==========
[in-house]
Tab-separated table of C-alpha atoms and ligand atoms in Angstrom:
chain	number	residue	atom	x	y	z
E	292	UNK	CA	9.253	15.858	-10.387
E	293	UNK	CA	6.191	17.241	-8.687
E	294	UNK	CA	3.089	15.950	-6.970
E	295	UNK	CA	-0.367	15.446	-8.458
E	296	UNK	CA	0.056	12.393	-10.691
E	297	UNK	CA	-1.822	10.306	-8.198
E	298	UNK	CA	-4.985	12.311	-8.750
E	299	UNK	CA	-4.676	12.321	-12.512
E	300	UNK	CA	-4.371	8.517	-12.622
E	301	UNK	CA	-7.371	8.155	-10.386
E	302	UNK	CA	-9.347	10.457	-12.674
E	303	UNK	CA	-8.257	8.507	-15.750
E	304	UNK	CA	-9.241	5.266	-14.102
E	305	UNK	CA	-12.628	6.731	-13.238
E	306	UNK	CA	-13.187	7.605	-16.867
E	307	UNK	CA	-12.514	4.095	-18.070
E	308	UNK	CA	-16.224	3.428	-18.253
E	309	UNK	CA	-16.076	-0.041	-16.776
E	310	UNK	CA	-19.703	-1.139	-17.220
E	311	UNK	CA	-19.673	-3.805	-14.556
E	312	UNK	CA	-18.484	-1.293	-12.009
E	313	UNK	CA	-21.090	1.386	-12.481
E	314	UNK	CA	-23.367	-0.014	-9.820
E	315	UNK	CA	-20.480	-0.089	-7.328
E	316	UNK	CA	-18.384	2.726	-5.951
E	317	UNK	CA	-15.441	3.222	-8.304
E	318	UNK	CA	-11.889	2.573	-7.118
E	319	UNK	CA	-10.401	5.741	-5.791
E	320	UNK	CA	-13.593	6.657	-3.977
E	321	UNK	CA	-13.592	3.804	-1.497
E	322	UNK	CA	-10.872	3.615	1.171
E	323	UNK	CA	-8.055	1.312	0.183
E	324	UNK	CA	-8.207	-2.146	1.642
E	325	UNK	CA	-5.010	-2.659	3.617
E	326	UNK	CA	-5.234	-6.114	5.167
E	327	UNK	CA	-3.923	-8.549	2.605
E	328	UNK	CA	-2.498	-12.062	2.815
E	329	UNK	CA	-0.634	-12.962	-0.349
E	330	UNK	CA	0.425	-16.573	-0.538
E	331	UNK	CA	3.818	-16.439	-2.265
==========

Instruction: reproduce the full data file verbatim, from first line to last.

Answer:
[in-house]
Tab-separated table of C-alpha atoms and ligand atoms in Angstrom:
chain	number	residue	atom	x	y	z
E	292	UNK	CA	9.253	15.858	-10.387
E	293	UNK	CA	6.191	17.241	-8.687
E	294	UNK	CA	3.089	15.950	-6.970
E	295	UNK	CA	-0.367	15.446	-8.458
E	296	UNK	CA	0.056	12.393	-10.691
E	297	UNK	CA	-1.822	10.306	-8.198
E	298	UNK	CA	-4.985	12.311	-8.750
E	299	UNK	CA	-4.676	12.321	-12.512
E	300	UNK	CA	-4.371	8.517	-12.622
E	301	UNK	CA	-7.371	8.155	-10.386
E	302	UNK	CA	-9.347	10.457	-12.674
E	303	UNK	CA	-8.257	8.507	-15.750
E	304	UNK	CA	-9.241	5.266	-14.102
E	305	UNK	CA	-12.628	6.731	-13.238
E	306	UNK	CA	-13.187	7.605	-16.867
E	307	UNK	CA	-12.514	4.095	-18.070
E	308	UNK	CA	-16.224	3.428	-18.253
E	309	UNK	CA	-16.076	-0.041	-16.776
E	310	UNK	CA	-19.703	-1.139	-17.220
E	311	UNK	CA	-19.673	-3.805	-14.556
E	312	UNK	CA	-18.484	-1.293	-12.009
E	313	UNK	CA	-21.090	1.386	-12.481
E	314	UNK	CA	-23.367	-0.014	-9.820
E	315	UNK	CA	-20.480	-0.089	-7.328
E	316	UNK	CA	-18.384	2.726	-5.951
E	317	UNK	CA	-15.441	3.222	-8.304
E	318	UNK	CA	-11.889	2.573	-7.118
E	319	UNK	CA	-10.401	5.741	-5.791
E	320	UNK	CA	-13.593	6.657	-3.977
E	321	UNK	CA	-13.592	3.804	-1.497
E	322	UNK	CA	-10.872	3.615	1.171
E	323	UNK	CA	-8.055	1.312	0.183
E	324	UNK	CA	-8.207	-2.146	1.642
E	325	UNK	CA	-5.010	-2.659	3.617
E	326	UNK	CA	-5.234	-6.114	5.167
E	327	UNK	CA	-3.923	-8.549	2.605
E	328	UNK	CA	-2.498	-12.062	2.815
E	329	UNK	CA	-0.634	-12.962	-0.349
E	330	UNK	CA	0.425	-16.573	-0.538
E	331	UNK	CA	3.818	-16.439	-2.265